3. ^ Brooking, Tom. "Mackenzie, Thomas Noble". Dictionary of New Zealand Biography. Ministry for Culture and Heritage. Retrieved 10 December 2011.
  4. ^ "The Party's Choice". Auckland Star. XLIII (72). 23 March 1912. p. 5. Retrieved 27 April 2015.
  5. ^ "Mr. Vernon Reed's Position". The Evening Post. LXXXIV (26). 30 July 1912. p. 3. Retrieved 27 April 2015.
  6. ^ "The Ministry Defeated". The New Zealand Herald. XLIX (15039). 8 July 1912. p. 8. Retrieved 27 April 2015.
  7. ^ Hislop 1915, p. 1.
  8. ^ "Political Gossip". The Marlborough Express. C (266). 16 November 1914. p. 3. Retrieved 26 April 2015.
  9. ^ "Bay of Islands". Auckland Star. XLV (133). 5 June 1914. p. 2. Retrieved 27 April 2015.
  10. ^ "Parliamentary Candidates". The Timaru Herald. CI (15505). 16 November 1914. p. 3. Retrieved 27 April 2015.
  11. ^ "Other contests". The Evening Post. LXXXVIII (141). 11 December 1914. p. 3. Retrieved 11 December 2010.
  12. ^ "Public Patronage". Poverty Bay Herald. XLI (13540). 17 November 1914. p. 9. Retrieved 27 April 2015.
  13. ^ "The Wilkinson Case". The Evening Post. LXXXIX (119). 21 May 1915. p. 6.
  14. ^ "Bay of Islands Petition". Waikato Times. 84 (13163). 29 April 1915. p. 5. Retrieved 28 April 2015.
  15. ^ "Bay of Islands Seat". Te Puke Times. 11 May 1915. p. 3. Retrieved 28 April 2015.
  16. ^ "100 years of by-elections in New Zealand: 1913–2013". Parliamentary Library. 5 November 2013. Retrieved 29 April 2015.
  17. ^ a b Wilson 1985, p. 236.
  18. ^ "Bay of Islands Election". The Evening Post. LXXXIX (144). 19 June 1915. p. 6. Retrieved 30 April 2015.
  19. ^ "Bay of Islands Election". King Country Chronicle. IX (775). 2 June 1915. p. 5. Retrieved 29 April 2015.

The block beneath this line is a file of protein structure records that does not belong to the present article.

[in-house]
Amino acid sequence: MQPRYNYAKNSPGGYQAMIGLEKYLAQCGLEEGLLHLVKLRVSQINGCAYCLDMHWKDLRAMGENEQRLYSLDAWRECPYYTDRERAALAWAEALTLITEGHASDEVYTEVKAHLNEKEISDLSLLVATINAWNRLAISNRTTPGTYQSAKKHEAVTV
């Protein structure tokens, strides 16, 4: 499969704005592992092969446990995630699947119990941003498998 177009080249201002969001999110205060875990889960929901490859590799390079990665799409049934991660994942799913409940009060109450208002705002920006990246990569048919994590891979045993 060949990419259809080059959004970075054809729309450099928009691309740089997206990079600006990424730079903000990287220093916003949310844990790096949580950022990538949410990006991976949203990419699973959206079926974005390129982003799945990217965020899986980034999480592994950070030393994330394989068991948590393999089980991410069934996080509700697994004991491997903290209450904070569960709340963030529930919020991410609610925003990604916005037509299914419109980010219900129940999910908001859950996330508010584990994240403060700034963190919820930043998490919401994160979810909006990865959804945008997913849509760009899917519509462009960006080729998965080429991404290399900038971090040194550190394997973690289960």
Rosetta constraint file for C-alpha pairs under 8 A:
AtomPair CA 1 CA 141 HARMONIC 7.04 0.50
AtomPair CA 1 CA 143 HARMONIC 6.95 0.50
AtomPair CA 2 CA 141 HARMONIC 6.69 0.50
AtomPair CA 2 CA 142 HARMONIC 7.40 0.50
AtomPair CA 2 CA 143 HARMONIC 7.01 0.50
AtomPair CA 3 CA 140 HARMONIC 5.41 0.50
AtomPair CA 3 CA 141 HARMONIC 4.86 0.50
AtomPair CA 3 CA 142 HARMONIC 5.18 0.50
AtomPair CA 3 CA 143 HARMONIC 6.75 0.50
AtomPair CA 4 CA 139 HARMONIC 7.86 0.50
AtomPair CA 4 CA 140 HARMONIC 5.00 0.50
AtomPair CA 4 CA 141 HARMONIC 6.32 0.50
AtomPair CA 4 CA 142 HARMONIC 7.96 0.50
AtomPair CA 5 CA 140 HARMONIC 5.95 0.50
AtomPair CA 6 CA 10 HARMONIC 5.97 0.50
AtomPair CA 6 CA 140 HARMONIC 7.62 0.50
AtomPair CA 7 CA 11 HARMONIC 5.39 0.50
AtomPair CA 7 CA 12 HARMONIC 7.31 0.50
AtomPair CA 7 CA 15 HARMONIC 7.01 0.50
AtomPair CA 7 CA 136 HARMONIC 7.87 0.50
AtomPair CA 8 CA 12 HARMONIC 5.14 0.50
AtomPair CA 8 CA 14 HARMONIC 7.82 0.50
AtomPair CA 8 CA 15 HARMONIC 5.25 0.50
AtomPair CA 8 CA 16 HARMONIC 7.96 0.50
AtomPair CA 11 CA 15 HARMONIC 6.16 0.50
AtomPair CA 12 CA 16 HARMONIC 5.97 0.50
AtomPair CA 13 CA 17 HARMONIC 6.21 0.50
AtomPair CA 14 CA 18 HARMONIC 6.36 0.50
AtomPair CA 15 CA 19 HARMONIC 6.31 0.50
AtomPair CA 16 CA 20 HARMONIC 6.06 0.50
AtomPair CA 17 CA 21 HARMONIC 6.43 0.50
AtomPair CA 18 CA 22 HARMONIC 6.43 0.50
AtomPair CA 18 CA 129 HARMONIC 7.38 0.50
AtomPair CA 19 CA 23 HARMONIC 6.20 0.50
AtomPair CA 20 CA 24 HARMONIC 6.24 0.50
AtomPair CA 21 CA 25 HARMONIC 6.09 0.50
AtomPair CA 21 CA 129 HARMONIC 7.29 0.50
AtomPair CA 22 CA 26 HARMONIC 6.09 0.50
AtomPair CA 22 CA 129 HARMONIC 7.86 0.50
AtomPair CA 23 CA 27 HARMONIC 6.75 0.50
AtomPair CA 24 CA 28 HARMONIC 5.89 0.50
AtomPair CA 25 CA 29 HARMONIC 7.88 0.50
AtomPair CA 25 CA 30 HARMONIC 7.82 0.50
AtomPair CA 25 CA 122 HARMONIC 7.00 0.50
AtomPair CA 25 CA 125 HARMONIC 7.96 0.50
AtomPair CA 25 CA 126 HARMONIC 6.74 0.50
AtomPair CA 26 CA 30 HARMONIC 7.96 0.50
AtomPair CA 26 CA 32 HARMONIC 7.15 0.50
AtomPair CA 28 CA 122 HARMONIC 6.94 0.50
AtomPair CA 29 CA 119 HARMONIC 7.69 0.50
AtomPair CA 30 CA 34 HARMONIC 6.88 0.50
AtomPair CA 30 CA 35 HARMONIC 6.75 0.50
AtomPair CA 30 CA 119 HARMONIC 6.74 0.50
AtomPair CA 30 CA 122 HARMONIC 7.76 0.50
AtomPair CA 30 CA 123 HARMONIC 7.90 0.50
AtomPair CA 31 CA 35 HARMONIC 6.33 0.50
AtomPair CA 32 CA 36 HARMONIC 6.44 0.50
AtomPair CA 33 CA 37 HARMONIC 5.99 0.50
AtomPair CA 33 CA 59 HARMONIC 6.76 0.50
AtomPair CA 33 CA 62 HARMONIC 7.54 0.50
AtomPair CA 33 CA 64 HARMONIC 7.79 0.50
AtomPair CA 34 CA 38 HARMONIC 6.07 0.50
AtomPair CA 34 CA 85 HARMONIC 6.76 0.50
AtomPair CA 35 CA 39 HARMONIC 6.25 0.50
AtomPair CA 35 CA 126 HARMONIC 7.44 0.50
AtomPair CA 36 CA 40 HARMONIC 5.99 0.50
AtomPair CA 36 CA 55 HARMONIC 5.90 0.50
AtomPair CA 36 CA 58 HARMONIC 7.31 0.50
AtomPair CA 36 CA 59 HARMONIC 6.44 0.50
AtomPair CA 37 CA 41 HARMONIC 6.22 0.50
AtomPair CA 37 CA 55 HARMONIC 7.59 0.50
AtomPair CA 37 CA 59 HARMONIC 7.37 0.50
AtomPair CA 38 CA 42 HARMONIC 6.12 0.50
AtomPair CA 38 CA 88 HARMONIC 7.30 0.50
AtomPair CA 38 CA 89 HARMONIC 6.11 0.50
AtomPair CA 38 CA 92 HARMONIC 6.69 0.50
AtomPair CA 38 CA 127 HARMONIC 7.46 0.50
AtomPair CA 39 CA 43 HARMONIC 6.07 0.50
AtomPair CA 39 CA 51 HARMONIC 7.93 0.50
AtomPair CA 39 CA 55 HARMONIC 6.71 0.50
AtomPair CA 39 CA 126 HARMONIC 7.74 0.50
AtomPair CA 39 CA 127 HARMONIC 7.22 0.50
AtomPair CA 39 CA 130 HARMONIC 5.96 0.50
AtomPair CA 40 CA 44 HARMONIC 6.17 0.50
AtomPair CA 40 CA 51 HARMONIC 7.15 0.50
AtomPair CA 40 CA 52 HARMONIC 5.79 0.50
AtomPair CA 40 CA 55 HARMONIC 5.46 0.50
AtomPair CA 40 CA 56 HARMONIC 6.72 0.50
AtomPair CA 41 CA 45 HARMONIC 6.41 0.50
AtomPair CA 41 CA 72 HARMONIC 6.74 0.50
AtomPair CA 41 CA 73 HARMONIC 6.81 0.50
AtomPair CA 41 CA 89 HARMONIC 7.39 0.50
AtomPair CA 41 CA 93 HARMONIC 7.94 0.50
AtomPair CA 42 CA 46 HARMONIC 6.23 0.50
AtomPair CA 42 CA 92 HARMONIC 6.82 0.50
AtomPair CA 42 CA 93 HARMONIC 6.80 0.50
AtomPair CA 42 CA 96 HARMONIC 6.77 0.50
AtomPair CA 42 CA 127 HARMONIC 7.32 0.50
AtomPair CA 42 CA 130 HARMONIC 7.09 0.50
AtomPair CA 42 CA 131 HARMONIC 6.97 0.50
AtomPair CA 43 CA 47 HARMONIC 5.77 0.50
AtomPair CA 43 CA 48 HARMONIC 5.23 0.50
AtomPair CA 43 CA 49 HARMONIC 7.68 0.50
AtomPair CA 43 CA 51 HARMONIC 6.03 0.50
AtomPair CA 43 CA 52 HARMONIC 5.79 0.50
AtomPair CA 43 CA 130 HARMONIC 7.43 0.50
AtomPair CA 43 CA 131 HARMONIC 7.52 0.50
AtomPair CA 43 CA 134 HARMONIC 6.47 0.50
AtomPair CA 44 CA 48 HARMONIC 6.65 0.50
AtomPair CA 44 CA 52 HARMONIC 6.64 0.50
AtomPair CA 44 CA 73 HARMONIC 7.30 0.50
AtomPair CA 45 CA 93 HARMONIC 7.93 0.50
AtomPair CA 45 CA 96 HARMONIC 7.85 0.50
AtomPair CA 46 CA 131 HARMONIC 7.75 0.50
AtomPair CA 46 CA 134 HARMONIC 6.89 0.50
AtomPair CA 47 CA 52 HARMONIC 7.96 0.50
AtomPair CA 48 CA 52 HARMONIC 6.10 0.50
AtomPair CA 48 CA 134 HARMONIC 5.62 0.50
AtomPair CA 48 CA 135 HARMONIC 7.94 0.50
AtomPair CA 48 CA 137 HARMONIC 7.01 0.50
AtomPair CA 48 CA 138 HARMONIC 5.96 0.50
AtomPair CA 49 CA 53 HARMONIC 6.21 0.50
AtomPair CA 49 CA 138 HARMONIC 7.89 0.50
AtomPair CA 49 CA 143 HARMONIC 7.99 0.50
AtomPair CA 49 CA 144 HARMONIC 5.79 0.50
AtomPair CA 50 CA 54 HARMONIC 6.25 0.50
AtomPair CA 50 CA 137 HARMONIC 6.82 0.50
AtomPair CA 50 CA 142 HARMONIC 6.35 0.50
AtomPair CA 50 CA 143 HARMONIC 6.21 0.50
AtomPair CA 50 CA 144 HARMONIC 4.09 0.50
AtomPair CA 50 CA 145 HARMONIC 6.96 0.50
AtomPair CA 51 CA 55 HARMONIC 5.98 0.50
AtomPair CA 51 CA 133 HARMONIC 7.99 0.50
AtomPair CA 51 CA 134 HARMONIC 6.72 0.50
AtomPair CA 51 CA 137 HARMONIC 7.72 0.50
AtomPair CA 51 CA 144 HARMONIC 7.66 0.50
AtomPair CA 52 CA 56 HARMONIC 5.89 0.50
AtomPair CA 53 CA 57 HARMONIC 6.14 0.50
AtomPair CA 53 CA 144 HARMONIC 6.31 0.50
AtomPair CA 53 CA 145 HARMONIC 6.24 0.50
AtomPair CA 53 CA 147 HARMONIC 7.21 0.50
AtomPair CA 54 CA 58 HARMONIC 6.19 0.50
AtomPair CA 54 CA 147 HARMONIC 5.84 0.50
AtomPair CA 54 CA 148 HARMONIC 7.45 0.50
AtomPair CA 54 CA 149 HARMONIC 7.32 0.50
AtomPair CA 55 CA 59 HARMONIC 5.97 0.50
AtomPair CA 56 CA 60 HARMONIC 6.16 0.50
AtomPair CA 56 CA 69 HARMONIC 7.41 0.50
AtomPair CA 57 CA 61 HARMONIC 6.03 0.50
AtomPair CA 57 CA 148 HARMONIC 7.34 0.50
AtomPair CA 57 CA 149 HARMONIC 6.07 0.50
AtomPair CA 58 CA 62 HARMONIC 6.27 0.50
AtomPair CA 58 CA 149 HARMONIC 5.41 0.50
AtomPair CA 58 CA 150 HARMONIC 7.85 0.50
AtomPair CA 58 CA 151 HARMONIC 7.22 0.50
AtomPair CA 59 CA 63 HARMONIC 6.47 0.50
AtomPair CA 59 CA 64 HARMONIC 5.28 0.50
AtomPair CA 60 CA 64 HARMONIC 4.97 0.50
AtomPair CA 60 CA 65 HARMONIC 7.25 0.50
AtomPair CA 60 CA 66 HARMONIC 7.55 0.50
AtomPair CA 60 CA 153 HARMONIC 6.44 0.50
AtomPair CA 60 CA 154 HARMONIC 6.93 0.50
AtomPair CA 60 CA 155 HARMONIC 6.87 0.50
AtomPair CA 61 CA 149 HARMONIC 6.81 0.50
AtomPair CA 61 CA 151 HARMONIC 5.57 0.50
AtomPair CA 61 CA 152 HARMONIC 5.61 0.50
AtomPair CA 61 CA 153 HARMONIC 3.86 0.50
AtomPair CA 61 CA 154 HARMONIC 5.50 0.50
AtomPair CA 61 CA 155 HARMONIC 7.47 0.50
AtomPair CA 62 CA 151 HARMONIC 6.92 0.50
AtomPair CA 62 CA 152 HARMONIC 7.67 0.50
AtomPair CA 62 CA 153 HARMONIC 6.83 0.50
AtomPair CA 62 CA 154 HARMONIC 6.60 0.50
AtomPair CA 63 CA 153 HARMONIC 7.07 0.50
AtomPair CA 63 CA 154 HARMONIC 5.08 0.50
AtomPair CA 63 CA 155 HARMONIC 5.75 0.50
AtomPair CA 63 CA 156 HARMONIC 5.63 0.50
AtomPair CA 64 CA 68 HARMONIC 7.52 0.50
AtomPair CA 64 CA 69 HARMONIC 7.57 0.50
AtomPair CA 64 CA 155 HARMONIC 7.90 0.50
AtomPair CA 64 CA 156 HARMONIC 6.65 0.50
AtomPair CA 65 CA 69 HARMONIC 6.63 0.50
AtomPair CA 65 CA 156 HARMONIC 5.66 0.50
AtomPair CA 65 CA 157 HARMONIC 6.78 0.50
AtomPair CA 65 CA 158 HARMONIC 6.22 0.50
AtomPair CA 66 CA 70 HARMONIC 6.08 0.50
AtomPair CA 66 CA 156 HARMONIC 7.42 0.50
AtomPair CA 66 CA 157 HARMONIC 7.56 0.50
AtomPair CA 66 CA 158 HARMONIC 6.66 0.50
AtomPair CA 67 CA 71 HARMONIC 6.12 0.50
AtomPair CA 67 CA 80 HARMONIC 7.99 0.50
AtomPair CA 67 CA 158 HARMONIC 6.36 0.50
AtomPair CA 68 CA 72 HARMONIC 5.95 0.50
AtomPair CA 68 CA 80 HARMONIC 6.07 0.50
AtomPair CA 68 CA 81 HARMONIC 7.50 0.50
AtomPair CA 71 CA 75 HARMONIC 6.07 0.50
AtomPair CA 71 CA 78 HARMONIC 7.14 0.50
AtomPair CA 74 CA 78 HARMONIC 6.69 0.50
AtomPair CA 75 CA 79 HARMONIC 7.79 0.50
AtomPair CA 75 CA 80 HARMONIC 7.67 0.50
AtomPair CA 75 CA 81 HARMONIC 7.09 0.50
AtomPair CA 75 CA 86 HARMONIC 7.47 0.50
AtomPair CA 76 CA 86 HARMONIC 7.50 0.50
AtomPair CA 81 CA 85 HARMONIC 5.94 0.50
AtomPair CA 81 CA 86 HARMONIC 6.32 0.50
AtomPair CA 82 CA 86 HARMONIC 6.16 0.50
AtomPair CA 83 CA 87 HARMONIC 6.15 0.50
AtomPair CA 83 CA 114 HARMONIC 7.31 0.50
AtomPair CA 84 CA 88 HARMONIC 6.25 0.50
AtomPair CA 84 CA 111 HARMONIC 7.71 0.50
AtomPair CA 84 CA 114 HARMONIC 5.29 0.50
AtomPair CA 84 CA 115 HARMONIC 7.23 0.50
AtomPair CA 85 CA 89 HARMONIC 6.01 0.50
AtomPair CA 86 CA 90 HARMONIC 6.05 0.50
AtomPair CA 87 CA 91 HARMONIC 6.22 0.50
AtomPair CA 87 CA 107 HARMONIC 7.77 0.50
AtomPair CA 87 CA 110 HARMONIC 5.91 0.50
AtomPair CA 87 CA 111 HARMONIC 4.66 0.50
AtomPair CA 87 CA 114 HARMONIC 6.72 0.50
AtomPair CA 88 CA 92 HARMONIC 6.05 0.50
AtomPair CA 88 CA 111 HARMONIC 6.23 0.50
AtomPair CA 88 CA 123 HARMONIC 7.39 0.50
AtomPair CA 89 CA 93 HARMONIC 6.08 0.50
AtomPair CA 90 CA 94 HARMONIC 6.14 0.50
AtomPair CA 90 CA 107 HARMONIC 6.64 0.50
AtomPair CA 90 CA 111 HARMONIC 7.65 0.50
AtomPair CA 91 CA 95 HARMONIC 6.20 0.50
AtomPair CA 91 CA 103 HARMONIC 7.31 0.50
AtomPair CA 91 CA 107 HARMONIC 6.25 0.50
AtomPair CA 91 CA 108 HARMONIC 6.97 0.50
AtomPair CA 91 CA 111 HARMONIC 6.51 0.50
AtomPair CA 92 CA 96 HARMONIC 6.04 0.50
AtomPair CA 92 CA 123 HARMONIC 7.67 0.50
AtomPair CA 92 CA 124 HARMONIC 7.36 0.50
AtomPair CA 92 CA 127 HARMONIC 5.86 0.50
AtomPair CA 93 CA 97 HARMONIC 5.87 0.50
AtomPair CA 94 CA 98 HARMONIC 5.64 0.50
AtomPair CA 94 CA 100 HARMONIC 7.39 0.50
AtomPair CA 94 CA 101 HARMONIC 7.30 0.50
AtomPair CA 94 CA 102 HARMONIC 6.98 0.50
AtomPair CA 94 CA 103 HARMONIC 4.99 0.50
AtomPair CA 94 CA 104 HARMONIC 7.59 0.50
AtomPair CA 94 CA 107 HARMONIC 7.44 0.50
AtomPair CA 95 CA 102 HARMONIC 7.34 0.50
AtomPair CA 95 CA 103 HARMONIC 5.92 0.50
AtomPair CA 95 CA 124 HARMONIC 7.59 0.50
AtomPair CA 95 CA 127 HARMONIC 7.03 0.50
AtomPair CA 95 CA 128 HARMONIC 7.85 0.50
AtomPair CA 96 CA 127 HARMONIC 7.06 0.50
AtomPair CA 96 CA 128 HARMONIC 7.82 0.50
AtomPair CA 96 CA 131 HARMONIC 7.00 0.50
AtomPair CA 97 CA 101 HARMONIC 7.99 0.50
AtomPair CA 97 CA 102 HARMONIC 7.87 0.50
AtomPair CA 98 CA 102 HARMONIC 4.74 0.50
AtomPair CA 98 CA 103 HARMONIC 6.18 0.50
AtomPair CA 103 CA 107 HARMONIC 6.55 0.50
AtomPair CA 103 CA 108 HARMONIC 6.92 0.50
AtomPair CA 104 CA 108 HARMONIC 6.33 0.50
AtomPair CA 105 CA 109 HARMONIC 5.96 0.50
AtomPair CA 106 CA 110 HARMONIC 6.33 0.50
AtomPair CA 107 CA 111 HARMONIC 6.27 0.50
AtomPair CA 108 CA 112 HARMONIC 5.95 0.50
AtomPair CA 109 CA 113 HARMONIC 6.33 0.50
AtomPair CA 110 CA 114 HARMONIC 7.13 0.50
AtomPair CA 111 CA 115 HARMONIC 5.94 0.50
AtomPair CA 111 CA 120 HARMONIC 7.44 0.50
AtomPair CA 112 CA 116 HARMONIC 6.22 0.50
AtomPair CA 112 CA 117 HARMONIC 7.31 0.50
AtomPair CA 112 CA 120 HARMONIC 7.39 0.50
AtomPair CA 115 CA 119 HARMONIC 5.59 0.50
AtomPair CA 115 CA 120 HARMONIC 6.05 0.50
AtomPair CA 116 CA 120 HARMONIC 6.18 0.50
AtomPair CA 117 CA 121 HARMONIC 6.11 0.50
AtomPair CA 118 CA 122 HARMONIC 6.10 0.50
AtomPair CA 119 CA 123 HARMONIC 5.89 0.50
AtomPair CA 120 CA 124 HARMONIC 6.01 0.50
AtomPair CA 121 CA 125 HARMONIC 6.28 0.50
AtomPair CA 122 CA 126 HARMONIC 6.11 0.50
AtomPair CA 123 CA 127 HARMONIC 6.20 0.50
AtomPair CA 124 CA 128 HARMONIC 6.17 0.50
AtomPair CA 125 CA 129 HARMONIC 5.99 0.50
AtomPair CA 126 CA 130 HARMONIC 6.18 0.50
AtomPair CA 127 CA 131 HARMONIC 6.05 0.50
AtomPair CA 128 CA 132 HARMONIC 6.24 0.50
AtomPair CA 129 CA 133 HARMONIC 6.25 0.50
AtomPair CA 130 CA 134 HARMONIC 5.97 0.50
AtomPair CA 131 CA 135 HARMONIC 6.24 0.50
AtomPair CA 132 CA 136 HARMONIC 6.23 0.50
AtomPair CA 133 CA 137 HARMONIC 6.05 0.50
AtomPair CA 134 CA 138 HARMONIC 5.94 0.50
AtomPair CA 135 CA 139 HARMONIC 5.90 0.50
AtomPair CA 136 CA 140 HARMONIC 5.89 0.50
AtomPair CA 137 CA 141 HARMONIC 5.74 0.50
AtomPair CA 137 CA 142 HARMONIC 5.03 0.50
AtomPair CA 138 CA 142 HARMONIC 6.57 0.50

20. ^ Cyclopedia Company Limited (1902). "Mr. George Gardiner Menzies". The Cyclopedia of New Zealand : Auckland Provincial District. Christchurch: The Cyclopedia of New Zealand. Retrieved 30 April 2015.
  21. ^ "News Summary". The New Zealand Herald. LIV (16480). 5 March 1917. p. 4. Retrieved 1 May 2015.
  22. ^ "The Upper House". North Otago Times. CVI (14115). 8 May 1918. p. 3. Retrieved 1 May 2015.
  23. ^ a b c d "Bay of Islands Seat". The Dominion. 10 (3021). 7 March 1917. p. 4. Retrieved 9 May 2015.
  24. ^ Bassett 1993, chapter 15.
  25. ^ "Arrived Safe". The Star (11824). 9 October 1916. p. 3. Retrieved 9 May 2015.
  26. ^ Wilson 1985, pp. 75f.
  27. ^ "Local and General". Wairarapa Daily Times. LXX (146031). 9 August 1916. p. 4. Retrieved 9 May 2015.
  28. ^ "Electoral". Auckland Star. XLVIII (60). 10 March 1917. p. 8. Retrieved 9 May 2015.
  29. ^ "Bay of Islands Seat". Te Puke Times. 9 March 1917. p. 3. Retrieved 9 May 2015.
  30. ^ "Bay of Islands Electorate". The Evening Post. XCIII (56). 6 March 1917. p. 7. Retrieved 10 May 2015.
  31. ^ "Bay of Islands Seat". Auckland Star. XLVIII (62). 13 March 1917. p. 7. Retrieved 10 May 2015.
  32. ^ "Bay of Islands Election". Auckland Star. XLVIII (67). 19 March 1917. p. 6. Retrieved 10 May 2015.
  33. ^ Wilson 1985, p. 164.


  • Bassett, Michael (1993). Sir Joseph Ward: A Political Biography. Auckland University Press.
  • Hislop, J. (1915). The General Election, 1914. National Library. Retrieved 1 August 2013.
  • Wilson, James Oakley (1985) [First published in 1913]. New Zealand Parliamentary Record, 1840–1984 (4th ed.). Wellington: V.R. Ward, Govt. Printer. OCLC 154283103.